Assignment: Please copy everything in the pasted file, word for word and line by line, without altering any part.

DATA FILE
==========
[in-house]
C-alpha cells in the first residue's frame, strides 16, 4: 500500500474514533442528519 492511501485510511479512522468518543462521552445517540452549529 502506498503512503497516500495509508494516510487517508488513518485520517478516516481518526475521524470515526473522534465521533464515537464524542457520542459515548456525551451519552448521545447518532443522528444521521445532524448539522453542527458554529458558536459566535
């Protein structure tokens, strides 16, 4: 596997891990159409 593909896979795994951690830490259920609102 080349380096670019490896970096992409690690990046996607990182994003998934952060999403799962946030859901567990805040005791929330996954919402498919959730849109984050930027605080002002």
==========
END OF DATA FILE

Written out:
[in-house]
C-alpha cells in the first residue's frame, strides 16, 4: 500500500474514533442528519 492511501485510511479512522468518543462521552445517540452549529 502506498503512503497516500495509508494516510487517508488513518485520517478516516481518526475521524470515526473522534465521533464515537464524542457520542459515548456525551451519552448521545447518532443522528444521521445532524448539522453542527458554529458558536459566535
């Protein structure tokens, strides 16, 4: 596997891990159409 593909896979795994951690830490259920609102 080349380096670019490896970096992409690690990046996607990182994003998934952060999403799962946030859901567990805040005791929330996954919402498919959730849109984050930027605080002002």